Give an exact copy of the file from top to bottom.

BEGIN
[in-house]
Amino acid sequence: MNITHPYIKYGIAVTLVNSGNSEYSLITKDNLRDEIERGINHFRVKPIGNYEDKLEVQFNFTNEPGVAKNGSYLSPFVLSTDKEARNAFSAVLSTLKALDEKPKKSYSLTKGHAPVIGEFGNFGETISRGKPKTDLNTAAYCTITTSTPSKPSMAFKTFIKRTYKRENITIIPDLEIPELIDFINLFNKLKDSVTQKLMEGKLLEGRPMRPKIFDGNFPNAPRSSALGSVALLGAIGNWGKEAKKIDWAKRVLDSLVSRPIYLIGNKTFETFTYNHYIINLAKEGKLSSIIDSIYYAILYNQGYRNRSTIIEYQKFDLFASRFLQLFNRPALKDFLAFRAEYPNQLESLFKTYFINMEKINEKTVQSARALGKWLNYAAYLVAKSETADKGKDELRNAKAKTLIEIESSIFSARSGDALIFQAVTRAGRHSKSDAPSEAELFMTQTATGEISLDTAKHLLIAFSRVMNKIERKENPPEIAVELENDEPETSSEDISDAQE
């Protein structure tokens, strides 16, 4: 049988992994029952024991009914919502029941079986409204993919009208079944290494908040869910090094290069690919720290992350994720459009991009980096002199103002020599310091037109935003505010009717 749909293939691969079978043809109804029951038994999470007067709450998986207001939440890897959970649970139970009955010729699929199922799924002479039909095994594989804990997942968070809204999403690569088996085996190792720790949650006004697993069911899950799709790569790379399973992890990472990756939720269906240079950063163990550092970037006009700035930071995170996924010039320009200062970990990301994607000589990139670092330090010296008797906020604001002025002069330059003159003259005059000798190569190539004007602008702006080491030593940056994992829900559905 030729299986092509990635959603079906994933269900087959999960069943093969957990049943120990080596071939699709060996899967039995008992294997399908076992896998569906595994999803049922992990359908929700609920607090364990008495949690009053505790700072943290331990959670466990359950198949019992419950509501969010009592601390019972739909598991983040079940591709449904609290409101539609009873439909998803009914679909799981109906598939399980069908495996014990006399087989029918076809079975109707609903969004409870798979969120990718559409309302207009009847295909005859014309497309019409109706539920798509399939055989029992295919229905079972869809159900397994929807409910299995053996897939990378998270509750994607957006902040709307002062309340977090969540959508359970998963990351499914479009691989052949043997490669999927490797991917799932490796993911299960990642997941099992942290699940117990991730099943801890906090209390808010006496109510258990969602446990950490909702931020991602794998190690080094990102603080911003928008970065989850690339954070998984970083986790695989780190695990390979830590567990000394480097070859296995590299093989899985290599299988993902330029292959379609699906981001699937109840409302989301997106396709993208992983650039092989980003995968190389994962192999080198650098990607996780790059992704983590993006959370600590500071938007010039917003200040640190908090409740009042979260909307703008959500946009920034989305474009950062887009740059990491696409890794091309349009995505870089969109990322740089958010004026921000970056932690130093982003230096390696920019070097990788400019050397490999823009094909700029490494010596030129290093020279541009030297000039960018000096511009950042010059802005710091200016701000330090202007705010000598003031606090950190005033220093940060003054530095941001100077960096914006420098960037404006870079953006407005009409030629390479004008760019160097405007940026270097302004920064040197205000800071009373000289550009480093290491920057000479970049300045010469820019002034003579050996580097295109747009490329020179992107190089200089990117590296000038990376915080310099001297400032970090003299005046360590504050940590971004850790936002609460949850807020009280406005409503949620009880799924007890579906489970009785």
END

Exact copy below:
[in-house]
Amino acid sequence: MNITHPYIKYGIAVTLVNSGNSEYSLITKDNLRDEIERGINHFRVKPIGNYEDKLEVQFNFTNEPGVAKNGSYLSPFVLSTDKEARNAFSAVLSTLKALDEKPKKSYSLTKGHAPVIGEFGNFGETISRGKPKTDLNTAAYCTITTSTPSKPSMAFKTFIKRTYKRENITIIPDLEIPELIDFINLFNKLKDSVTQKLMEGKLLEGRPMRPKIFDGNFPNAPRSSALGSVALLGAIGNWGKEAKKIDWAKRVLDSLVSRPIYLIGNKTFETFTYNHYIINLAKEGKLSSIIDSIYYAILYNQGYRNRSTIIEYQKFDLFASRFLQLFNRPALKDFLAFRAEYPNQLESLFKTYFINMEKINEKTVQSARALGKWLNYAAYLVAKSETADKGKDELRNAKAKTLIEIESSIFSARSGDALIFQAVTRAGRHSKSDAPSEAELFMTQTATGEISLDTAKHLLIAFSRVMNKIERKENPPEIAVELENDEPETSSEDISDAQE
């Protein structure tokens, strides 16, 4: 049988992994029952024991009914919502029941079986409204993919009208079944290494908040869910090094290069690919720290992350994720459009991009980096002199103002020599310091037109935003505010009717 749909293939691969079978043809109804029951038994999470007067709450998986207001939440890897959970649970139970009955010729699929199922799924002479039909095994594989804990997942968070809204999403690569088996085996190792720790949650006004697993069911899950799709790569790379399973992890990472990756939720269906240079950063163990550092970037006009700035930071995170996924010039320009200062970990990301994607000589990139670092330090010296008797906020604001002025002069330059003159003259005059000798190569190539004007602008702006080491030593940056994992829900559905 030729299986092509990635959603079906994933269900087959999960069943093969957990049943120990080596071939699709060996899967039995008992294997399908076992896998569906595994999803049922992990359908929700609920607090364990008495949690009053505790700072943290331990959670466990359950198949019992419950509501969010009592601390019972739909598991983040079940591709449904609290409101539609009873439909998803009914679909799981109906598939399980069908495996014990006399087989029918076809079975109707609903969004409870798979969120990718559409309302207009009847295909005859014309497309019409109706539920798509399939055989029992295919229905079972869809159900397994929807409910299995053996897939990378998270509750994607957006902040709307002062309340977090969540959508359970998963990351499914479009691989052949043997490669999927490797991917799932490796993911299960990642997941099992942290699940117990991730099943801890906090209390808010006496109510258990969602446990950490909702931020991602794998190690080094990102603080911003928008970065989850690339954070998984970083986790695989780190695990390979830590567990000394480097070859296995590299093989899985290599299988993902330029292959379609699906981001699937109840409302989301997106396709993208992983650039092989980003995968190389994962192999080198650098990607996780790059992704983590993006959370600590500071938007010039917003200040640190908090409740009042979260909307703008959500946009920034989305474009950062887009740059990491696409890794091309349009995505870089969109990322740089958010004026921000970056932690130093982003230096390696920019070097990788400019050397490999823009094909700029490494010596030129290093020279541009030297000039960018000096511009950042010059802005710091200016701000330090202007705010000598003031606090950190005033220093940060003054530095941001100077960096914006420098960037404006870079953006407005009409030629390479004008760019160097405007940026270097302004920064040197205000800071009373000289550009480093290491920057000479970049300045010469820019002034003579050996580097295109747009490329020179992107190089200089990117590296000038990376915080310099001297400032970090003299005046360590504050940590971004850790936002609460949850807020009280406005409503949620009880799924007890579906489970009785």